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21.12.2019 | Original Article | Ausgabe 2/2020

Pediatric Cardiology 2/2020

The Benefits and Bias in Neurodevelopmental Evaluation for Children with Congenital Heart Disease

Pediatric Cardiology > Ausgabe 2/2020
Kristi L. Glotzbach, John J. Ward, Jennifer Marietta, Aaron W. Eckhauser, Sarah Winter, Michael D. Puchalski, Thomas A. Miller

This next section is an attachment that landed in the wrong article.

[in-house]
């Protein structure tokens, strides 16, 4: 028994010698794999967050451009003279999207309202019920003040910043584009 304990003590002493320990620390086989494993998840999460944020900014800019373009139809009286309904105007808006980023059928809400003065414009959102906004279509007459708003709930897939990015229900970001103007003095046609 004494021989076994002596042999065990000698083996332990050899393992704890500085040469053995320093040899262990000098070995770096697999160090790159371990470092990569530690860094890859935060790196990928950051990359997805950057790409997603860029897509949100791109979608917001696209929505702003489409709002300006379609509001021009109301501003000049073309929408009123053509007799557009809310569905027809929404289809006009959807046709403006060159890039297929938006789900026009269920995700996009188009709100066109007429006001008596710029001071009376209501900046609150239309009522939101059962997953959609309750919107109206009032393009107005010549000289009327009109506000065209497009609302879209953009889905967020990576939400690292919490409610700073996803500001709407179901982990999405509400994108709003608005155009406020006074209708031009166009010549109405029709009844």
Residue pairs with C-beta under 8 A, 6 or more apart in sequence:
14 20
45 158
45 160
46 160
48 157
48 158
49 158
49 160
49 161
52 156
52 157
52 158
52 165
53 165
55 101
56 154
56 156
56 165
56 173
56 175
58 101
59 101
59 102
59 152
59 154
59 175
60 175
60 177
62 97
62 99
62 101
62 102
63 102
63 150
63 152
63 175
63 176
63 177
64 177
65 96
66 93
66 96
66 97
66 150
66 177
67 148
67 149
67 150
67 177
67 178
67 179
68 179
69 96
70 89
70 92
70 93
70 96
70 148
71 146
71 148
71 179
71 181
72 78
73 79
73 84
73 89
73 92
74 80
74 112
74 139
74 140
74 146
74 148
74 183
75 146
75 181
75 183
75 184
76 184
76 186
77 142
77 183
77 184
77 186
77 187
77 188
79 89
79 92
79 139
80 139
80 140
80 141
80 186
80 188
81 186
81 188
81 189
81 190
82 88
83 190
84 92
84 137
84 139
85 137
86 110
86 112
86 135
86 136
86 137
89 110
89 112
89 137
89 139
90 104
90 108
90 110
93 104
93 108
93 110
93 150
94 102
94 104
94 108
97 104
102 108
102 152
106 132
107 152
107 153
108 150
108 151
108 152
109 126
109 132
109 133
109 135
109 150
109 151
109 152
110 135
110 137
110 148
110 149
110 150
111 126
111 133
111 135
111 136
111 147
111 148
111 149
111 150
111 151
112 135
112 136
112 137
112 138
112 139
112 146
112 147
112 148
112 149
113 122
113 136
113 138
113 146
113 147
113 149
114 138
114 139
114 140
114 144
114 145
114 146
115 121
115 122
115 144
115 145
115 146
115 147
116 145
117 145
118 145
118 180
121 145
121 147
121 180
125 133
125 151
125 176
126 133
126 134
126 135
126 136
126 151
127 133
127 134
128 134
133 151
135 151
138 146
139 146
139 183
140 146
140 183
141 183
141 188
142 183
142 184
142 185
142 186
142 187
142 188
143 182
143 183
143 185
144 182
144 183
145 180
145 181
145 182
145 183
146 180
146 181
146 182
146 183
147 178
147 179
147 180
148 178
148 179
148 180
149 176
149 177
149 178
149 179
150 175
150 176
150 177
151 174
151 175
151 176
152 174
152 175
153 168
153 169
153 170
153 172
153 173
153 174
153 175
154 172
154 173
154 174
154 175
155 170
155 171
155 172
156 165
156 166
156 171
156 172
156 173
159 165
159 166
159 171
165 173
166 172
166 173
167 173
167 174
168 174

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Neurodevelopmental (ND) impairment is common in children with congenital heart disease (CHD). While routine ND surveillance and evaluation of high-risk patients has become the standard-of-care, capture rate, barriers to referral, and potential patient benefits remain incompletely understood. Electronic data warehouse records from a single center were reviewed to identify all eligible and evaluated patients between July 2015 and December 2017 based on current guidelines for ND screening in CHD. Diagnoses, referring provider, and payor were considered. Potential benefit of the evaluation was defined as receipt of new diagnosis, referral for additional evaluation, or referral for a new service. Contingencies were assessed with Fisher’s exact test. In this retrospective, cohort study, of 3434 children identified as eligible for ND evaluation, 135 were evaluated (4%). Appropriate evaluation was affected by diagnostic bias against coarctation of the aorta (CoArc) and favoring hypoplastic left heart syndrome (HLHS) (1.8 vs. 11.9%, p<0.01). Referrals were disproportionally made by a select group of cardiologists, and the rate of ND appointment non-compliance was higher in self-pay compared to insured patients (78% vs 27%, p<0.01). Potential benefit rate was 70–80% amongst individuals with the three most common diagnoses requiring neonatal surgery (CoArc, transposition of the great arteries, and HLHS). Appropriate ND evaluation in CHD is impacted by diagnosis, provider, and insurance status. Potential benefit of ND evaluation is high regardless of diagnosis. Strategies to improve access to ND evaluations and provider understanding of the at-risk population will likely improve longitudinal ND surveillance and clinical benefit.

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